War of the Rebellion: Serial 023 Page 0233 Chapter XXVIII. CORRESPONDENCE, ETC.-UNION.

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Huntsville, July 30, 1862.

Brigadier General S. S. FRY, Pulaski:

March your brigade by the most direct route to Decherd, beyond Winchester. Start to-morrow and take six days' rations. Get your forage on the route. Occupy four days in going.


Chief of Staff.

TUSCUMBIA, July 30, 1862.

Lieutenant-Colonel BRADLEY:

Commanding Fifty-first Illinois:

I have received reliable information that there is a large force of infantry, cavalry, and artillery forming in your front. Your intrenchments are not sufficiently strong to resist artillery. If you should ascertain from what you consider reliable sources that an attack in force was to be made on your command you will retreat to his point by the road north of the railroad. You will see the necessity of constantly keeping your teams loaded and your command ready to move at a moment's warning. The cavalry must see to it that you are kept informed of the movements of the enemy as far as possible. If you should find it impossible to retire in this direction you will retreat to the north side of the river and join the forces at this point. A night movement is preferable, as it conceals your direction. Keep me fully informed of everything that transpires in your direction. If forced to move it may be necessary to destroy some property. Do so rather than have it fall into the hands of the enemy. Inform the cavalry if forced to retire, and you must obtain your supplies from the country surrounding you.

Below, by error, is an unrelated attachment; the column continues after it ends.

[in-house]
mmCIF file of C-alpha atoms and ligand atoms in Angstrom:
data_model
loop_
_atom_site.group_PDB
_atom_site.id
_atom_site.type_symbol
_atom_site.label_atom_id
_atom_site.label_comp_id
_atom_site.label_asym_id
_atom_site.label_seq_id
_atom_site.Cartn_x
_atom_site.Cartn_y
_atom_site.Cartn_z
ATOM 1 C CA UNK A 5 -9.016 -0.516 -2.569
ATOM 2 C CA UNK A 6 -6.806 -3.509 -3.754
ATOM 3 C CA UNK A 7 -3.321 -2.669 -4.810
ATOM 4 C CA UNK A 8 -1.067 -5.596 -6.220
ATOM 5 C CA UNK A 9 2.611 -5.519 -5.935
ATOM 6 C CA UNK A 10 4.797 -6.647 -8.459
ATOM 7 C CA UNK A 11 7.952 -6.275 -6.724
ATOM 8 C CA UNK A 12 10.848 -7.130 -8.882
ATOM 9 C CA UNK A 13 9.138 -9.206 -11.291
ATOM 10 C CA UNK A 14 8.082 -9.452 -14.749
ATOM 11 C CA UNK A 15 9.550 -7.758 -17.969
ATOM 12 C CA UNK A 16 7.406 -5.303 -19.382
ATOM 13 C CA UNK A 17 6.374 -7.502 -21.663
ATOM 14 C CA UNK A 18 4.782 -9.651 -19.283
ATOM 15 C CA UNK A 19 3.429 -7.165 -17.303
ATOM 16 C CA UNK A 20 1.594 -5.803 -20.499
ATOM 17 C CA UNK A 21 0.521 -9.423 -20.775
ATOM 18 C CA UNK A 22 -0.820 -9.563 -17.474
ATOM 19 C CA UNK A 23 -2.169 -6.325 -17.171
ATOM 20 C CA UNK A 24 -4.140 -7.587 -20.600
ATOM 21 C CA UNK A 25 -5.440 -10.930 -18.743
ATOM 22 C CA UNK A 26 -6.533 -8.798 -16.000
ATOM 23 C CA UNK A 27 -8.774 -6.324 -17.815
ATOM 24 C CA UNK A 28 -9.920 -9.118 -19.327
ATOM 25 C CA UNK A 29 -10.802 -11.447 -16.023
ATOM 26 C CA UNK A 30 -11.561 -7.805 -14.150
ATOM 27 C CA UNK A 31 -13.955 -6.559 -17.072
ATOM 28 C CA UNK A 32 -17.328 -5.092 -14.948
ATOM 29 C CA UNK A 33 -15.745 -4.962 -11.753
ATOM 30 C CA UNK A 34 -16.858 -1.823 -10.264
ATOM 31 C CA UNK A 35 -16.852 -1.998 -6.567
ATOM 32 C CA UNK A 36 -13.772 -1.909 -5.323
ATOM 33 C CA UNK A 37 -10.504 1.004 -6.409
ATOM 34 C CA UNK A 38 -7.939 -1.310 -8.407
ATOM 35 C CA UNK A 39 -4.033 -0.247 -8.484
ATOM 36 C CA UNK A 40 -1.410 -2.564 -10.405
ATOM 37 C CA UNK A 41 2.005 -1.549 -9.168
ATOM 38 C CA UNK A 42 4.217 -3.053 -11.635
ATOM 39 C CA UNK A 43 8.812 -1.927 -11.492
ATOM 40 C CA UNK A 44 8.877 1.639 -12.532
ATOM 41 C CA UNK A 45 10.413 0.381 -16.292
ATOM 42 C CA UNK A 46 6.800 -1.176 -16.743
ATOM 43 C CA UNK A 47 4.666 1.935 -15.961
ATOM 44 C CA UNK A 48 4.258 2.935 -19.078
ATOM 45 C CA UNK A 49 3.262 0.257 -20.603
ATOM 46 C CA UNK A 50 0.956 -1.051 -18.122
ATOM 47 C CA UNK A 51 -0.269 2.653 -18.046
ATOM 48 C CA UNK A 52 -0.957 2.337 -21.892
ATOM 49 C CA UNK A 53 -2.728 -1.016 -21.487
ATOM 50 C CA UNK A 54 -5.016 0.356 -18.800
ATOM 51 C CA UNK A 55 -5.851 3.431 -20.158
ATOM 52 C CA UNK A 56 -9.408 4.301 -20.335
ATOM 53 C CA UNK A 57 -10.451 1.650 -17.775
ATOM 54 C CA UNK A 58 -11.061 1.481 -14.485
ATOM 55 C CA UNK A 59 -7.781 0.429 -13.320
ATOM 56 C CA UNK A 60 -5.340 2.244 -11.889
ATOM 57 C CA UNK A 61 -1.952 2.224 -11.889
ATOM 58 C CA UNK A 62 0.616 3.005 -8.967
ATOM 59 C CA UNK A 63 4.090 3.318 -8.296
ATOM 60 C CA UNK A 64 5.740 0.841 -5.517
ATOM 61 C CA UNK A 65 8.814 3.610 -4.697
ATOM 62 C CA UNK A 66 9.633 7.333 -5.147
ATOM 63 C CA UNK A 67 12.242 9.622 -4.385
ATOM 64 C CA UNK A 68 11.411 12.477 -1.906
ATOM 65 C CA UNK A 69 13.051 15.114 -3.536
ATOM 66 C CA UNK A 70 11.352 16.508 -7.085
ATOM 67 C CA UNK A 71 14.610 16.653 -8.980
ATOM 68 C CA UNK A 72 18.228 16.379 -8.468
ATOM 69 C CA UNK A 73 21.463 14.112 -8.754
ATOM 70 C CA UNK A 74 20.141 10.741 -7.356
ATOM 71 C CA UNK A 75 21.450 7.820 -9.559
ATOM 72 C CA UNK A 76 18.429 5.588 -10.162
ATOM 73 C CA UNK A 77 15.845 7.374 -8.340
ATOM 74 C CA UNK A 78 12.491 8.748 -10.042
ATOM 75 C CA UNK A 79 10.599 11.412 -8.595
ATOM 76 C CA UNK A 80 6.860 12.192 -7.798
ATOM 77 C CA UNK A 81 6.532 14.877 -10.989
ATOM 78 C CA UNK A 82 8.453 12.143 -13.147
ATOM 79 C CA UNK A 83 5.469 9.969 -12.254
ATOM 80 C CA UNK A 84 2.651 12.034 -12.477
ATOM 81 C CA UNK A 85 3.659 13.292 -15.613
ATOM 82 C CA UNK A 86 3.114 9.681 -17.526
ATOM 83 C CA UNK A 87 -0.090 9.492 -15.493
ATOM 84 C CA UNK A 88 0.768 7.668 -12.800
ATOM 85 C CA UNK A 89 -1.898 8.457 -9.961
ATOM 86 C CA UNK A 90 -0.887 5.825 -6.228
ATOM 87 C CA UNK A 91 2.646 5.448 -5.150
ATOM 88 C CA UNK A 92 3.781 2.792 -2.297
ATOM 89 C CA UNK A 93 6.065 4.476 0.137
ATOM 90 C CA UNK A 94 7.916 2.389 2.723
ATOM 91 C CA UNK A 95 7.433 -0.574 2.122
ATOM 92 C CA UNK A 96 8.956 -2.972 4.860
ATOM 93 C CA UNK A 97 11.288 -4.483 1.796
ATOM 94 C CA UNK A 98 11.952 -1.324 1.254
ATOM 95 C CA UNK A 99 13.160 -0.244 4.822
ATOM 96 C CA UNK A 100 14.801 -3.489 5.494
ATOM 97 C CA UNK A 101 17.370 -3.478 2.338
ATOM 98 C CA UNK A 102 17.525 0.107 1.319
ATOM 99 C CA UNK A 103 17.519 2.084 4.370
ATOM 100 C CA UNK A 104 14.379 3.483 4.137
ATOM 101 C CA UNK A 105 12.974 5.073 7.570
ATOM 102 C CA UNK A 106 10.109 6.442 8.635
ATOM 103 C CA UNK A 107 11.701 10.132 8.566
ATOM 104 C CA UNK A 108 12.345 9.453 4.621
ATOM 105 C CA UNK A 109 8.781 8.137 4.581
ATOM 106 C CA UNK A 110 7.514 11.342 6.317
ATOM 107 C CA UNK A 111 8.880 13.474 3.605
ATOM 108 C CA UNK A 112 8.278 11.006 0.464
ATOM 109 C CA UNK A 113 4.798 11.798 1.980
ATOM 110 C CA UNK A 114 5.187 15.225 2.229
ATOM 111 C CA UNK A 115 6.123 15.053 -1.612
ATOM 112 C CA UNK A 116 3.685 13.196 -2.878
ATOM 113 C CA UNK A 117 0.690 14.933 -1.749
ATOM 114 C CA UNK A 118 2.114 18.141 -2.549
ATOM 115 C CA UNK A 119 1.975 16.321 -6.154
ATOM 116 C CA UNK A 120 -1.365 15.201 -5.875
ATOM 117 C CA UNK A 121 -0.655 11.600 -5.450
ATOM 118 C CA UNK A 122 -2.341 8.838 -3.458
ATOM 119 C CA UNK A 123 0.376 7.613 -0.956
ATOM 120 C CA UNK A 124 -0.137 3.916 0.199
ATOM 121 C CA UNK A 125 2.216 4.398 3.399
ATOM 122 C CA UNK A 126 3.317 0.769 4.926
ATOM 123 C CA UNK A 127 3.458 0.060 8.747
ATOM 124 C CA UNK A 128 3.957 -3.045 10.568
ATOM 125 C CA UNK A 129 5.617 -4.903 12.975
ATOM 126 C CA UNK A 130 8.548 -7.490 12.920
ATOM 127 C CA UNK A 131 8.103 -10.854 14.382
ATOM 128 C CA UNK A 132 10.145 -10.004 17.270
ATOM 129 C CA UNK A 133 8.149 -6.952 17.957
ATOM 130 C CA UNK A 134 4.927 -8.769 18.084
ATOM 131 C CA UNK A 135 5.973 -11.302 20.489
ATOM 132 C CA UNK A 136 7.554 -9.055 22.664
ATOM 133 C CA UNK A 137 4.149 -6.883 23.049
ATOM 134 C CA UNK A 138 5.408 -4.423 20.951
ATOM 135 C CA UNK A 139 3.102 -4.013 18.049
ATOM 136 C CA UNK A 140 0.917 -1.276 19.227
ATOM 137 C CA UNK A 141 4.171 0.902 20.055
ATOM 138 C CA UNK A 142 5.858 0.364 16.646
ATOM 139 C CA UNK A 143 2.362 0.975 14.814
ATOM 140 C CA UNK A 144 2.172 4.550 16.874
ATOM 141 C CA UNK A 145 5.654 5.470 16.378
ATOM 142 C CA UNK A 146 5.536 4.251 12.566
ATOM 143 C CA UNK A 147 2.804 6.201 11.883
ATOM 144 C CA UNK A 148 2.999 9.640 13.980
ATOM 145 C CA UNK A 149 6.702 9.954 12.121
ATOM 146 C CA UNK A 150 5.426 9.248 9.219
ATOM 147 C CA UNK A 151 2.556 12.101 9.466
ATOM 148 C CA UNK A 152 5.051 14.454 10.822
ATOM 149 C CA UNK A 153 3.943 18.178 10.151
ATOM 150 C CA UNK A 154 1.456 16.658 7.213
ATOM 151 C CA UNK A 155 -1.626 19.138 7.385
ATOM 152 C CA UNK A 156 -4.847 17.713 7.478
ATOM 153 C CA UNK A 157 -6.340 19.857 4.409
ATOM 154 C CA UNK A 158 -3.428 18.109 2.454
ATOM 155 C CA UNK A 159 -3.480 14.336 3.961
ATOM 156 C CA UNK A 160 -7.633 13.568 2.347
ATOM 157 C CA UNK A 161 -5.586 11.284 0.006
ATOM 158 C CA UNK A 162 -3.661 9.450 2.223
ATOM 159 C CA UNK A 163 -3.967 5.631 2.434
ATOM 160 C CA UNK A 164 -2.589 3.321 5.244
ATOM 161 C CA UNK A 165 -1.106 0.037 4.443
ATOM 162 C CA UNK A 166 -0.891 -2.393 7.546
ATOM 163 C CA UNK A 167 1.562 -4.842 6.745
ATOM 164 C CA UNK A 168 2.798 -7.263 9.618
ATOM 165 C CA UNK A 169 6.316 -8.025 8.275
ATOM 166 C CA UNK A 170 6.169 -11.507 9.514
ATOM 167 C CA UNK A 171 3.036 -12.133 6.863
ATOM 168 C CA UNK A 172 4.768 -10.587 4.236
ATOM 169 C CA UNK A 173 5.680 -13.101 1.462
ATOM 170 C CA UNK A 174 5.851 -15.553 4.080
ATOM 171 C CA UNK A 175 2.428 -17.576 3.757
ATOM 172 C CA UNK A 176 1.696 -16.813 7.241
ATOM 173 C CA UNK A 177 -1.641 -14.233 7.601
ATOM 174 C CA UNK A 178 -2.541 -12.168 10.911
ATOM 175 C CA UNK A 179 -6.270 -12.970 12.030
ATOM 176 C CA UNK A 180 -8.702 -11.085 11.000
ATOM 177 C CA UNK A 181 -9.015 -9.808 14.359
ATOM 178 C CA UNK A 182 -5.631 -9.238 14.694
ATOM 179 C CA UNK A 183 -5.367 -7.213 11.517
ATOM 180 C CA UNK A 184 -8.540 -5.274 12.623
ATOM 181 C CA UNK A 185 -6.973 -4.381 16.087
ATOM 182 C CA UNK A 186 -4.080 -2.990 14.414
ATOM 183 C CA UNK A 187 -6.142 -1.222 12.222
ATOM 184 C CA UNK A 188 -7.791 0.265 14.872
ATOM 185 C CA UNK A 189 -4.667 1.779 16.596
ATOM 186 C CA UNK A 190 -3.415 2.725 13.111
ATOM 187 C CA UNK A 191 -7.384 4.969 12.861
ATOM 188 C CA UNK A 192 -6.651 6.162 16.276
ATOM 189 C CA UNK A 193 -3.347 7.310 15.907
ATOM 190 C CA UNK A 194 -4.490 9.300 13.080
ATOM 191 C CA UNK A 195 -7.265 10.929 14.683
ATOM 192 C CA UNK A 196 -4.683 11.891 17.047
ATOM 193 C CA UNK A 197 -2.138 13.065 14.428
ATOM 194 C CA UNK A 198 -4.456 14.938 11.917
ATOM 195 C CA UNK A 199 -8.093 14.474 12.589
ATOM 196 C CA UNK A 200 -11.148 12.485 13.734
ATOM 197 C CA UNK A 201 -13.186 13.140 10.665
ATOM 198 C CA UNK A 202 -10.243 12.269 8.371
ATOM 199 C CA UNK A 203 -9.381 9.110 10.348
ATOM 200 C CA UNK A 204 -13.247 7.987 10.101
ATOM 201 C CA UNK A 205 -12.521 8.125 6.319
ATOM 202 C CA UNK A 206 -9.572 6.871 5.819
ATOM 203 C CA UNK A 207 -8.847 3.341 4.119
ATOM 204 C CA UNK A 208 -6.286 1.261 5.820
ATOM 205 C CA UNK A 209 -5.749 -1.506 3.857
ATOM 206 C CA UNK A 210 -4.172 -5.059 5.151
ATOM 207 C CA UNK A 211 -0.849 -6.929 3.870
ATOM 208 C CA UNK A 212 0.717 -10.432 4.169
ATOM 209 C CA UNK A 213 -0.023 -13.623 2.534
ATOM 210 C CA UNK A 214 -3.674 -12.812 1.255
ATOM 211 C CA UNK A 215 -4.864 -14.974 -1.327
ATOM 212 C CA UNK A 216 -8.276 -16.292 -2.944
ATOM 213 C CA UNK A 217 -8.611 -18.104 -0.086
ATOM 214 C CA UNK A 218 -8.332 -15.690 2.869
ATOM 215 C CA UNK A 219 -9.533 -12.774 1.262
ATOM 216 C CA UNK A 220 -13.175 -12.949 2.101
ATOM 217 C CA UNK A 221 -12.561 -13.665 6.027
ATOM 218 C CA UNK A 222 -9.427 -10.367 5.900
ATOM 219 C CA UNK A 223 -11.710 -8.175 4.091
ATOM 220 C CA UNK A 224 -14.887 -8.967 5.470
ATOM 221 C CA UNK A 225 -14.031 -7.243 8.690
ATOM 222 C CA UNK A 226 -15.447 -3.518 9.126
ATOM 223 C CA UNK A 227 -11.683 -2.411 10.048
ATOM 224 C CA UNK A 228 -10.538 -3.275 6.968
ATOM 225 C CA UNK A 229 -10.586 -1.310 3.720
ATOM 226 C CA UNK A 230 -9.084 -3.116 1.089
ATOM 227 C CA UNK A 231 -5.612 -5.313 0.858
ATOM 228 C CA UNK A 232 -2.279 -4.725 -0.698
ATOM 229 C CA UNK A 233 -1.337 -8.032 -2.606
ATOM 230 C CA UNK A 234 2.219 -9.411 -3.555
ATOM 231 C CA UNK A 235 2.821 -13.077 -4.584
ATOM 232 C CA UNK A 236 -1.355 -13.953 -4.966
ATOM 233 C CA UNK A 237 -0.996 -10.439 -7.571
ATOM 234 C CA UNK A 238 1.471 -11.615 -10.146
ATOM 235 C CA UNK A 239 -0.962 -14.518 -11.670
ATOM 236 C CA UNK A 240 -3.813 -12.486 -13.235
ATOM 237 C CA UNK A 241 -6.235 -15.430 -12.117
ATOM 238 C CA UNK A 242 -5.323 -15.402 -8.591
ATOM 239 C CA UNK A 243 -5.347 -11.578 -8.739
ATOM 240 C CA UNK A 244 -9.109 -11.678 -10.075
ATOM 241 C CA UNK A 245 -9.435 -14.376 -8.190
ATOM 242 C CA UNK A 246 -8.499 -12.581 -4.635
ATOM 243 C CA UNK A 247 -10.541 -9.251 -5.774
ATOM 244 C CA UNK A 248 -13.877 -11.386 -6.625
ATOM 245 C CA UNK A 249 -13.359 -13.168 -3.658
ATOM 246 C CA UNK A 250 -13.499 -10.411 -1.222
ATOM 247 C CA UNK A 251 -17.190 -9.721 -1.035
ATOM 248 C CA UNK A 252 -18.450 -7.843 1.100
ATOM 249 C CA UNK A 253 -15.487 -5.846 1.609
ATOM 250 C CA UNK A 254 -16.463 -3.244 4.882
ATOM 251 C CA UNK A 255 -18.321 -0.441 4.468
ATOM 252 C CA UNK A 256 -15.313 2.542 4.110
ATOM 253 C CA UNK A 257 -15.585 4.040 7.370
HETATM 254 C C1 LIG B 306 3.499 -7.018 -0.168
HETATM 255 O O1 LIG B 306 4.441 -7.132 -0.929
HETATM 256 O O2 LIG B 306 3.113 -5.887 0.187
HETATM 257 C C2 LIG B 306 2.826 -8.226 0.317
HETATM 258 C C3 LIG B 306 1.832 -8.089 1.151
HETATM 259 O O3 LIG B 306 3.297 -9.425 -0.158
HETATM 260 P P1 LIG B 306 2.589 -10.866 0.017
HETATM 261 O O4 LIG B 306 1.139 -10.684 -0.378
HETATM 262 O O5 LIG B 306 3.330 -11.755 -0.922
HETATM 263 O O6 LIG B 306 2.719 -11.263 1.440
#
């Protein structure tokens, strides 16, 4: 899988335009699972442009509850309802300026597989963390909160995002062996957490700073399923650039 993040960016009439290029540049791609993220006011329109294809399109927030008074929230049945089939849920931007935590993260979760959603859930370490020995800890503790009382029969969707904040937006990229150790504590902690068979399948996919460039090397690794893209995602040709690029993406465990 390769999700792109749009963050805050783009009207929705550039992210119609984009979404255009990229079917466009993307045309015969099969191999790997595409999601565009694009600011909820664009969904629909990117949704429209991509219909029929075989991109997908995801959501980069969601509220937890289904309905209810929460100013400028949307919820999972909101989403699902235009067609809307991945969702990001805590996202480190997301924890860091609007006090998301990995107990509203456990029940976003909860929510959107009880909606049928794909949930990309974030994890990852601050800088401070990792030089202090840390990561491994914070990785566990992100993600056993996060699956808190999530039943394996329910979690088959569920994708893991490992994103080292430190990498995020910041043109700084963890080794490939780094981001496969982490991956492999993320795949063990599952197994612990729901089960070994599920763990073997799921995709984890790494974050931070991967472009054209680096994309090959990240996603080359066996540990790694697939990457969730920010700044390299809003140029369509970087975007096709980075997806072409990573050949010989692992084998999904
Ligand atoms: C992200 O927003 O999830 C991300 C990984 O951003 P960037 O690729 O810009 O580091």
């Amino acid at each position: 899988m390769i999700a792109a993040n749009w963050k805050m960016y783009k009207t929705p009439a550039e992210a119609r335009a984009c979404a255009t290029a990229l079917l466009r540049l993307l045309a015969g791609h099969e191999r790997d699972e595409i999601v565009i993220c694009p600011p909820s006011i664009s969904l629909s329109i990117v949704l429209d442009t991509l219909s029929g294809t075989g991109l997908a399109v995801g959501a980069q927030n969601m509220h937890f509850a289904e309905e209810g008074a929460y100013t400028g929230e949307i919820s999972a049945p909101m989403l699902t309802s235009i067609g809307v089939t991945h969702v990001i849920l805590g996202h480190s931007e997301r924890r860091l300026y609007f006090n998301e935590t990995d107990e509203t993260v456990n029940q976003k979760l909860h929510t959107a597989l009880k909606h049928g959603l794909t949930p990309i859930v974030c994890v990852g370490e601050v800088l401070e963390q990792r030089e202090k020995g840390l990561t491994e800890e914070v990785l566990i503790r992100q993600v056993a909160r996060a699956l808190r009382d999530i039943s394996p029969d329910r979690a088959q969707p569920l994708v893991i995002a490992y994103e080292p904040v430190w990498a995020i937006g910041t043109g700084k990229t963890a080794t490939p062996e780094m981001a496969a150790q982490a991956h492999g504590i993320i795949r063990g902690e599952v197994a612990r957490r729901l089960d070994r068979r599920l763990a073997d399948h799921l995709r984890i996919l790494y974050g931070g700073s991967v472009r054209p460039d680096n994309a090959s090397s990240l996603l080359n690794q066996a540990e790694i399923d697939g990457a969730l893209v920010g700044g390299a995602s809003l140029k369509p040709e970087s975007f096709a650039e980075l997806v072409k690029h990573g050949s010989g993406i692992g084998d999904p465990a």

Colonel, Commanding First Brigade.

COLUMBIA, [July] 30, 1862.

Colonel J. B. FRY:

Anderson's guerrilla party burned the depot at Culleoka last night and robbed Dr. Thompson of $650.



COLUMBIA, July 30, 1862.

Colonel J. B. FRY:

Reports from negroes and Union citizens indicate an early attack by the guerrillas upon the weak posts along this line. A party from Hickman, numbering over 100, came to our stock pasture last night, 4 miles distant, and drove off 50 animals. The country is swarming with guerrillas. West of this they have grown exceedingly bold since I have been deprived of the means of pursuing them. I am just informed that some officers stopped the building of the stockades according to my directions and ordered them to be built otherwise. If any officer has the right to change my orders without informing me, it of course relieves me from responsibility.